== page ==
Tyler has led this Grizzlies team to a record of their own, the franchise’s single season mark for most stolen bases by a team. They beat out the 1999 Grizzlies who had 145 thefts that season. On July 23rd, in a game against the Colorado Springs Sky Sox, Justin Christian stole second base to make it 146 on the year for the 2011 Grizzlies. The benchmark seemed destined to be broken after last year’s club totaled 143 stolen bases, just two shy of the old franchise record. On their way to the record, the team also recorded 10 stolen bags on April 10th against Las Vegas. This number was good enough for another Grizzlies record, most stolen bases in a game. The group was filled with the potential to overcome the team record with guys like Graham, Darren Ford, Emmanuel Burriss, and Christian. Grizzlies’ fans would expect nothing else while under the management of Steve Decker. He has been known to harass opposing pitchers with the constant threat of a base stealer. His ball club in San Jose totaled 205 bags swiped in 2008 and his Grizzlies last year compiled 143. Stealing bases is no surprise for a Decker team, but much more of an expectation.
This team has made the franchise record more of a spectacle to see as they have run wild on the bases. With the Giants ranking in the bottom of the league in run production, aggressive base running could be their answer to more runs. Fans can recall a Grizzlies September call-up last year that led to a big win against Colorado on September 1st.
In a 1-1 deadlock, Darren Ford was put into action, pinch-running for Mike Fontenot. He would go on to flash his speed that day for the go-ahead run. He didn’t hesitate one bit in his first Major League appearance. He advanced to second base on a wild pitch and than made his way home on a throwing error to third for the game-winning score, which eventually proved to be just as important as any other run that season. The Giants had to use all 162 games in order to clinch the division and a spot in the post-season, making Ford’s speed more valuable than ever for the club. The Giant’s base running threats are limited this year and their run production ranks amongst the bottom half of the league. Aggressive base running could prove to be their only hope, meaning one of the Grizzlies could be called up solely for speed purposes as Ford was last year.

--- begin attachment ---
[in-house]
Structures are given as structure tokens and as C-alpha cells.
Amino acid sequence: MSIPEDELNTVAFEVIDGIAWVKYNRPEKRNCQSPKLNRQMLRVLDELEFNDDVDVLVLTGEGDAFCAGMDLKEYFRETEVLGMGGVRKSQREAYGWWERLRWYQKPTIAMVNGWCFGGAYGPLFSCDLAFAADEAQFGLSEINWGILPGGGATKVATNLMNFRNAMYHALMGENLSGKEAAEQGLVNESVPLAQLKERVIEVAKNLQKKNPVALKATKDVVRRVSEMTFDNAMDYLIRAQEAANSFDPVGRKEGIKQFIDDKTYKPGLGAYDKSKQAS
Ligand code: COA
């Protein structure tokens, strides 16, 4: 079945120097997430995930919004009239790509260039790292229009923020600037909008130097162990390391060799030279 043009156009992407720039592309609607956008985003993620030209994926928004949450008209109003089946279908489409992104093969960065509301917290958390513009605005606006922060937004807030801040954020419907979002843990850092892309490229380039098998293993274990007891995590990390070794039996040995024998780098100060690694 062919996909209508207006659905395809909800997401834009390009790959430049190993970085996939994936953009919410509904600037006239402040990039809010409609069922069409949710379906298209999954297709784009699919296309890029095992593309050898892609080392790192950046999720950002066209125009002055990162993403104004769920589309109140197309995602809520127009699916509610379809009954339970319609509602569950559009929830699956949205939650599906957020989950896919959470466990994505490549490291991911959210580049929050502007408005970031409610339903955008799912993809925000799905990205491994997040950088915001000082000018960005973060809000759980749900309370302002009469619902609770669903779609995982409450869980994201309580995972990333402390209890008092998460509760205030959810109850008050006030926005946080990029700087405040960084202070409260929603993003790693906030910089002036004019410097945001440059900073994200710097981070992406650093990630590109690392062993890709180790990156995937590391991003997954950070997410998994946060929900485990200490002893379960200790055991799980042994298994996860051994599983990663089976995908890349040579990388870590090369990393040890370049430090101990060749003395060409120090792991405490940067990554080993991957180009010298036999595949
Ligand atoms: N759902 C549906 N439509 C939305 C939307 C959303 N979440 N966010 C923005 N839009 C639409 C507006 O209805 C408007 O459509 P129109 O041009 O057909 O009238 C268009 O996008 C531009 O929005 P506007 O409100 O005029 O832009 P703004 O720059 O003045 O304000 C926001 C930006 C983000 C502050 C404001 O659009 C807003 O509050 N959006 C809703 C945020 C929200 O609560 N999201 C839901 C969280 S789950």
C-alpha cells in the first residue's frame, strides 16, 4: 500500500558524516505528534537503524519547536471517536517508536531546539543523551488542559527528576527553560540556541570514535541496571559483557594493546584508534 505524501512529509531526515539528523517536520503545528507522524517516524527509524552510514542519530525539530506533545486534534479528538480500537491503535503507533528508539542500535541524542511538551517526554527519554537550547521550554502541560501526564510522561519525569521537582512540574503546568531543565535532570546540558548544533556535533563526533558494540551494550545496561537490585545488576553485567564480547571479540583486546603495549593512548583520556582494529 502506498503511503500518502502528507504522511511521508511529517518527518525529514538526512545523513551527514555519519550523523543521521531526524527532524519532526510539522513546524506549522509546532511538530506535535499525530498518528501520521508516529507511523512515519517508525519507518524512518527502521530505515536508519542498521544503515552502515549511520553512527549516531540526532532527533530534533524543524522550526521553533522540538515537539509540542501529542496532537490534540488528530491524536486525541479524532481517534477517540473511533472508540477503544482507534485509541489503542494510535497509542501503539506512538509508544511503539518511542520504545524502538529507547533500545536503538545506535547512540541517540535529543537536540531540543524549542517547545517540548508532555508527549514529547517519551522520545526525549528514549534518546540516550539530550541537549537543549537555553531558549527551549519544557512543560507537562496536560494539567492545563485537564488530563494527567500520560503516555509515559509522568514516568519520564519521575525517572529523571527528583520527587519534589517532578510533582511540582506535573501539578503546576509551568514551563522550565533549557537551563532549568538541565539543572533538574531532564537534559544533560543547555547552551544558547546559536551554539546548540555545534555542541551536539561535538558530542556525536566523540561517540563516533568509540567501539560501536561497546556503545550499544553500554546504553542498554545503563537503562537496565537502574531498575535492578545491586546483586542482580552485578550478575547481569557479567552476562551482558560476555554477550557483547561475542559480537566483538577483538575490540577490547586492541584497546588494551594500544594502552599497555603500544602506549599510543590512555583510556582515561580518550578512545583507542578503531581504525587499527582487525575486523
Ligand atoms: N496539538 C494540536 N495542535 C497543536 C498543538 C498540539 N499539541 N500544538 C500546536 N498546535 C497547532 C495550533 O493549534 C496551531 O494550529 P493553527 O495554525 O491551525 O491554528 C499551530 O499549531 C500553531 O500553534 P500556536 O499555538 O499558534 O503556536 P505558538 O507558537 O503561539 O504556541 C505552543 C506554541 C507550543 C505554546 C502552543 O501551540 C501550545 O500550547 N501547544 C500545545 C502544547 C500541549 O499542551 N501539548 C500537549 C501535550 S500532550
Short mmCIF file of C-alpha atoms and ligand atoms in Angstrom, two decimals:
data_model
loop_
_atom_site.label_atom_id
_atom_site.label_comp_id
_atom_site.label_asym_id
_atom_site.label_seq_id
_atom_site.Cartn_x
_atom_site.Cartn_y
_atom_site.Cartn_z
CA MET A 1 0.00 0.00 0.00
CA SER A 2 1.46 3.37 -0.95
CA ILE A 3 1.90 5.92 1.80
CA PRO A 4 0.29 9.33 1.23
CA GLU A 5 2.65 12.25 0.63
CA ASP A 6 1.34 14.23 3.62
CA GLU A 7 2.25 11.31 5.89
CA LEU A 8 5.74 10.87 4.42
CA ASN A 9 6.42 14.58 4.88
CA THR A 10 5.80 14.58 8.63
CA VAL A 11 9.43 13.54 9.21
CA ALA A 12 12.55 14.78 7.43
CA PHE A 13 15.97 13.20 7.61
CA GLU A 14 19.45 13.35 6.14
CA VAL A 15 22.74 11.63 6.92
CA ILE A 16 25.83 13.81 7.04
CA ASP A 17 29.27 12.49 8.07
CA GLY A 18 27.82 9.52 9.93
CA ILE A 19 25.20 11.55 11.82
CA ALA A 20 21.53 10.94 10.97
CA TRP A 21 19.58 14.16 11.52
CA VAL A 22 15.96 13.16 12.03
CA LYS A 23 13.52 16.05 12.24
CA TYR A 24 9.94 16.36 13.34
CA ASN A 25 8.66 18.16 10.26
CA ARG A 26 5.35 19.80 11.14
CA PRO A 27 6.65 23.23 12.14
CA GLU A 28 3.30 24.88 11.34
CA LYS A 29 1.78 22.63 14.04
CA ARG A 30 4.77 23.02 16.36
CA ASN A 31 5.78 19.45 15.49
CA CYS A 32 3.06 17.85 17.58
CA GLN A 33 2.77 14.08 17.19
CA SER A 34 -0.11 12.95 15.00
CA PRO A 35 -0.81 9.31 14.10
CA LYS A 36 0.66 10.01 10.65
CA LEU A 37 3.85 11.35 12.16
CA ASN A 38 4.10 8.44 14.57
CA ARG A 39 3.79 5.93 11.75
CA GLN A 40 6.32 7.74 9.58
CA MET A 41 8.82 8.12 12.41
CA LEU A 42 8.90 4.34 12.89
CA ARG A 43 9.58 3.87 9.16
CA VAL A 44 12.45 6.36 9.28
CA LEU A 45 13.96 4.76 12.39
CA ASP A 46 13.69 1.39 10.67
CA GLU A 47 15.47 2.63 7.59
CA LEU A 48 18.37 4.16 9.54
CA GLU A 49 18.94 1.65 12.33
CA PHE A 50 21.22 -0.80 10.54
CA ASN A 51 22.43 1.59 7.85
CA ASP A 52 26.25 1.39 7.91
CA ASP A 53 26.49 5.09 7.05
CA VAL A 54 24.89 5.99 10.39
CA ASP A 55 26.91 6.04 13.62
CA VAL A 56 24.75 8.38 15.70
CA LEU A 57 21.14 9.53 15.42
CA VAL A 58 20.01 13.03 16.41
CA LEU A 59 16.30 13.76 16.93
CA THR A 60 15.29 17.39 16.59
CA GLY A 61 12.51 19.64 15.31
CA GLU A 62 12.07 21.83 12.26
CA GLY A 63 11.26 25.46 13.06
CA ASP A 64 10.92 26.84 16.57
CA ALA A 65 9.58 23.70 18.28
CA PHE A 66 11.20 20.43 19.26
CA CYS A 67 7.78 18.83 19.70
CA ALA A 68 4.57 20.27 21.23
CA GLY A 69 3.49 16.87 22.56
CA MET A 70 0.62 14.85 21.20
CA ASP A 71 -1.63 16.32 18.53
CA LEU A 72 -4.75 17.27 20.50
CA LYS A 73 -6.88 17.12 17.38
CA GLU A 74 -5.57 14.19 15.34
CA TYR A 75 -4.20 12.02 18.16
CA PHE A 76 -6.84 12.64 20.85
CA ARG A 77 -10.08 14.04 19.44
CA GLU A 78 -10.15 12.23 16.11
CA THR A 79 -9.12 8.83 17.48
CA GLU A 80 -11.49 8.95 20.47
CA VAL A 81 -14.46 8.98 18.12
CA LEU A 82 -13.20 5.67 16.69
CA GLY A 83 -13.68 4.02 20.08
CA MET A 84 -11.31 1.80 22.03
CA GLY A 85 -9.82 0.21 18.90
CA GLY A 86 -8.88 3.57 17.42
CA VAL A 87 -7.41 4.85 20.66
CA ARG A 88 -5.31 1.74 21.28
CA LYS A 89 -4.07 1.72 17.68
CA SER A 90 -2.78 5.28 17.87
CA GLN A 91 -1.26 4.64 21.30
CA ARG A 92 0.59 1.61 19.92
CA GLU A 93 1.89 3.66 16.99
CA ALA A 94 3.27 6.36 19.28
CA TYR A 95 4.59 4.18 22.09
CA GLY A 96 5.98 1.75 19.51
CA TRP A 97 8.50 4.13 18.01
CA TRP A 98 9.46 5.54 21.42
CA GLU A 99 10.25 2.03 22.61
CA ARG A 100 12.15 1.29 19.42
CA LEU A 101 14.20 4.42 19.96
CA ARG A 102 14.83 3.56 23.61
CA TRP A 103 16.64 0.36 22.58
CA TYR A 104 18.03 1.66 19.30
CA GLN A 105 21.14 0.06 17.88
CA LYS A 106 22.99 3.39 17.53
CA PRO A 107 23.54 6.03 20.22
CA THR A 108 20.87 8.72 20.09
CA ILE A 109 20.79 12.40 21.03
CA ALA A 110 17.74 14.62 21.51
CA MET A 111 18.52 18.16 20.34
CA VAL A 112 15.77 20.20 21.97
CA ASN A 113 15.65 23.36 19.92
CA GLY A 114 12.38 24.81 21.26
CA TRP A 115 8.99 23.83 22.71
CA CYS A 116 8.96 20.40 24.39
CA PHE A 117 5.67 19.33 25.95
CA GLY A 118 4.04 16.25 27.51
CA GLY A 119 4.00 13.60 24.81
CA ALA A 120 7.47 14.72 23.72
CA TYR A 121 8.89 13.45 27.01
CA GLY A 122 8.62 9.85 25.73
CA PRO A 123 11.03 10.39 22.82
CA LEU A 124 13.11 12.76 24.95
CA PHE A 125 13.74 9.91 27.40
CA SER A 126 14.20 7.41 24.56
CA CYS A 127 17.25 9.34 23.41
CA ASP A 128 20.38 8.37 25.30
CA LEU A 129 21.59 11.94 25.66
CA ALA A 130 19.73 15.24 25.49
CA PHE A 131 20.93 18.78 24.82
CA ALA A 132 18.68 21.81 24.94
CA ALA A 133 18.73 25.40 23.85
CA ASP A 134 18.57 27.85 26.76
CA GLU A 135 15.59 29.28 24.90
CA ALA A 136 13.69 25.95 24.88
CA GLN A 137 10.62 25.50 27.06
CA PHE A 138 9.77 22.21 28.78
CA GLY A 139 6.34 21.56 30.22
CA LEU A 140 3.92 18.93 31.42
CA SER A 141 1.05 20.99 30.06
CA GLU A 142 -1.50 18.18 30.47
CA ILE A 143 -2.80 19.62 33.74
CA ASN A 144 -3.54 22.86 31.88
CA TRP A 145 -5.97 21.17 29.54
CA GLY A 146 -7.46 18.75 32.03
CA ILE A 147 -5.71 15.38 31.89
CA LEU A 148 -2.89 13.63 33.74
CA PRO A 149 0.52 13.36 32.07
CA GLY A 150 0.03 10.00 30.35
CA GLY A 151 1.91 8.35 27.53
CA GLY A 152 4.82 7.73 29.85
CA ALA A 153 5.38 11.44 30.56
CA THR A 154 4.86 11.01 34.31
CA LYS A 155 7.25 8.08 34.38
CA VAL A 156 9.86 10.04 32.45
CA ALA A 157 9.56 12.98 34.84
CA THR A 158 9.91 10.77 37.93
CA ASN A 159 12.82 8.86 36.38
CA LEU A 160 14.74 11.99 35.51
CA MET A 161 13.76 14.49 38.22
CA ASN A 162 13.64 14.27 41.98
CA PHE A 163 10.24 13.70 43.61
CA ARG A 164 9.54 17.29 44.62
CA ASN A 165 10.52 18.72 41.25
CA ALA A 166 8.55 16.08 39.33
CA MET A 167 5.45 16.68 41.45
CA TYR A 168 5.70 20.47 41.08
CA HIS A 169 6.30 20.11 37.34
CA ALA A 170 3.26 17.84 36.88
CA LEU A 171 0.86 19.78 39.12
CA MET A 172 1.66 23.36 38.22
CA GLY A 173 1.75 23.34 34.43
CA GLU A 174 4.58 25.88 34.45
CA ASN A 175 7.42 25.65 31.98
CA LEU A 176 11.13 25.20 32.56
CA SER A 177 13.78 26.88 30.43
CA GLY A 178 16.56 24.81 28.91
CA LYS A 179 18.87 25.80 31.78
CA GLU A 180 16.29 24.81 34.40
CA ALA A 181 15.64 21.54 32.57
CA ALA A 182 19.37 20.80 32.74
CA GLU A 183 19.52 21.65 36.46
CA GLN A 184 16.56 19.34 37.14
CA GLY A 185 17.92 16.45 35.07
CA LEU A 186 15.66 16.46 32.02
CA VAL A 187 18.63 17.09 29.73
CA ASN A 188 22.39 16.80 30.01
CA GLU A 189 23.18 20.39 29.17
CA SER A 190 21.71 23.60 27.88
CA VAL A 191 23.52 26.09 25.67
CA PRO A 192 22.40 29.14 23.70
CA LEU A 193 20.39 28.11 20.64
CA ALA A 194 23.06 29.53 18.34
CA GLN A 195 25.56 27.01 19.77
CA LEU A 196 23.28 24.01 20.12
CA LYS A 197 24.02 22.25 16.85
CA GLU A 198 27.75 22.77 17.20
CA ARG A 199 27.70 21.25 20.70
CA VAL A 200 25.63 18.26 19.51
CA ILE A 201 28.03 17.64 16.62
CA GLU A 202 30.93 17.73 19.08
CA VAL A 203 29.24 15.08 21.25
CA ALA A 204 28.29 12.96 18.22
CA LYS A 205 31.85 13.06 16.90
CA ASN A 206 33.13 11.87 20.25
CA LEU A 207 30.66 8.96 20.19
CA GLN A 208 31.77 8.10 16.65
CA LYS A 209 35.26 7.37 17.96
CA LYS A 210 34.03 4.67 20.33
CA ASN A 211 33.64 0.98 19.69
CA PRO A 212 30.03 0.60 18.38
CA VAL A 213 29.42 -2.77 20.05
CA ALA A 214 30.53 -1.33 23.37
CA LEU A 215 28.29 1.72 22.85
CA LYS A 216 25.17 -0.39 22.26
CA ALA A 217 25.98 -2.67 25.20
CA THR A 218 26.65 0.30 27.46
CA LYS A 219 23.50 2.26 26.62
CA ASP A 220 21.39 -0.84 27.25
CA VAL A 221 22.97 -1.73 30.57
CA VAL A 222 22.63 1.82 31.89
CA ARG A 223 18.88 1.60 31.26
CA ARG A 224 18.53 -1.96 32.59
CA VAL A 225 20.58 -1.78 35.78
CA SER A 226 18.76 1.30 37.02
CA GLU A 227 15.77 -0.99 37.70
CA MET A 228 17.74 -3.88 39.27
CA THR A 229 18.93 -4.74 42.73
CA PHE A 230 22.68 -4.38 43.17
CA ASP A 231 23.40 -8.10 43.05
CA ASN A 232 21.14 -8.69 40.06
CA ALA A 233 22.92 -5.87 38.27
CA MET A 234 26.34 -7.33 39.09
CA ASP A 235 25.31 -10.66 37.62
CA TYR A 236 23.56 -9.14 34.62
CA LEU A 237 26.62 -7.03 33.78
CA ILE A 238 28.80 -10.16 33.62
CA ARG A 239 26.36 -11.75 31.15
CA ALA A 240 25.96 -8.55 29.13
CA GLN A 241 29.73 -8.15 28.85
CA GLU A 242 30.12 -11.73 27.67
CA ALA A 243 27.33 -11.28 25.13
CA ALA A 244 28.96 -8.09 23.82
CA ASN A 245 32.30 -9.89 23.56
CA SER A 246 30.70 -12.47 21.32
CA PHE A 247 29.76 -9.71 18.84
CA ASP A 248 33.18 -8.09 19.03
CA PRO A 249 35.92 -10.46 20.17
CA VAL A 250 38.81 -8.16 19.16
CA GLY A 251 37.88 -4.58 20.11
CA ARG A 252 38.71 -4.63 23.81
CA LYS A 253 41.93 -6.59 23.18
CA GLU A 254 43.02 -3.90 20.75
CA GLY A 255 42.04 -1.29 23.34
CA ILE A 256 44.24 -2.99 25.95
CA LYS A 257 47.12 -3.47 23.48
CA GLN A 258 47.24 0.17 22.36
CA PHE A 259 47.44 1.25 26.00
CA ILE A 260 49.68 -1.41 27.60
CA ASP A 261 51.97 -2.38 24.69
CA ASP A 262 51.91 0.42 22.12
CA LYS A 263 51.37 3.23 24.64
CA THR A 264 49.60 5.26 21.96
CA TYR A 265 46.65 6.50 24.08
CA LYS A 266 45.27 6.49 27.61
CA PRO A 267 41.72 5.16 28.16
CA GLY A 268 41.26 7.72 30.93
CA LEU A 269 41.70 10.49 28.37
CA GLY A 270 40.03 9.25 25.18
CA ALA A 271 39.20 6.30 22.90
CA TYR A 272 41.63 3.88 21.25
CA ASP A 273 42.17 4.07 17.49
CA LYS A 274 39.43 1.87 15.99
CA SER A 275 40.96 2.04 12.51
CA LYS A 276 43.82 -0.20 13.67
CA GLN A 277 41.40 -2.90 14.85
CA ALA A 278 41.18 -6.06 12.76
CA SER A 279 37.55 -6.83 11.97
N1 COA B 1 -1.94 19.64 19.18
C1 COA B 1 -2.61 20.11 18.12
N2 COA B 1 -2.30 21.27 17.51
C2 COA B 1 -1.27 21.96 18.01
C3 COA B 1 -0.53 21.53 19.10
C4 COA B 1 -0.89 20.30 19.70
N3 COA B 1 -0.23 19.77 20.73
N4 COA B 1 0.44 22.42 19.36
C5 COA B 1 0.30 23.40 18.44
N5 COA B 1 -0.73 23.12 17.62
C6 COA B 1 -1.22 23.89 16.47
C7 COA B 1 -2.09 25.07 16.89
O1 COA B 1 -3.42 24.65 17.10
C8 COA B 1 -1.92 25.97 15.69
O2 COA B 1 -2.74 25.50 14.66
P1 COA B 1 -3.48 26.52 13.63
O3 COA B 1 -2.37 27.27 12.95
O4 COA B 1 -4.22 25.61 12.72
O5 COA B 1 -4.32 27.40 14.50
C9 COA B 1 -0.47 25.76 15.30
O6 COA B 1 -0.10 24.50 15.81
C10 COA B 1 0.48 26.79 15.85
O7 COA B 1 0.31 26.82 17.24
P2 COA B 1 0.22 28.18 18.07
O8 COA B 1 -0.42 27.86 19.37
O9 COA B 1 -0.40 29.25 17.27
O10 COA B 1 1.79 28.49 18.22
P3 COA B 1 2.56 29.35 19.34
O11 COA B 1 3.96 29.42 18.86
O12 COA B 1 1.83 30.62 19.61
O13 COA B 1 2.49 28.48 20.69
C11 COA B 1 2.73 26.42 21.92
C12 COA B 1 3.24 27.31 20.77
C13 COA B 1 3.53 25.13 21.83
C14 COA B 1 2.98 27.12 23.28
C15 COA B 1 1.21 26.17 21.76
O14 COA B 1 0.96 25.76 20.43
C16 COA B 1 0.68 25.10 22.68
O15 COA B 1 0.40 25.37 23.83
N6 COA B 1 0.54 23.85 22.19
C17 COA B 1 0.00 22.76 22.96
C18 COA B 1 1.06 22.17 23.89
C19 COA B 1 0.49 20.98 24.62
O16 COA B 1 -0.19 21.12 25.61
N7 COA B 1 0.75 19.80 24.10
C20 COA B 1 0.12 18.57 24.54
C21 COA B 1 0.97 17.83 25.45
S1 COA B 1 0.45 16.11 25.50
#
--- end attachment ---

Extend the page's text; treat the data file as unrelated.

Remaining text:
The Giants are attempting to repeat their World Series performance of last year while fending off surging Arizona. San Francisco has been thriving off of one-run ballgames. If this continues to be the case, they may need to call up another speedster from Fresno. Although the Giants main need is hitting, they may look to have one man on the bench who can change the game in a foot race between him and the catcher’s arm for an extra 90 feet. If this is the case, Fresno is ready to go with numerous guys who can add their speed to a World Champion. The Grizzlies will continue to extend their records for the rest of the season and hopefully, one of them can make it up for a September call up to help make another run to the World Series.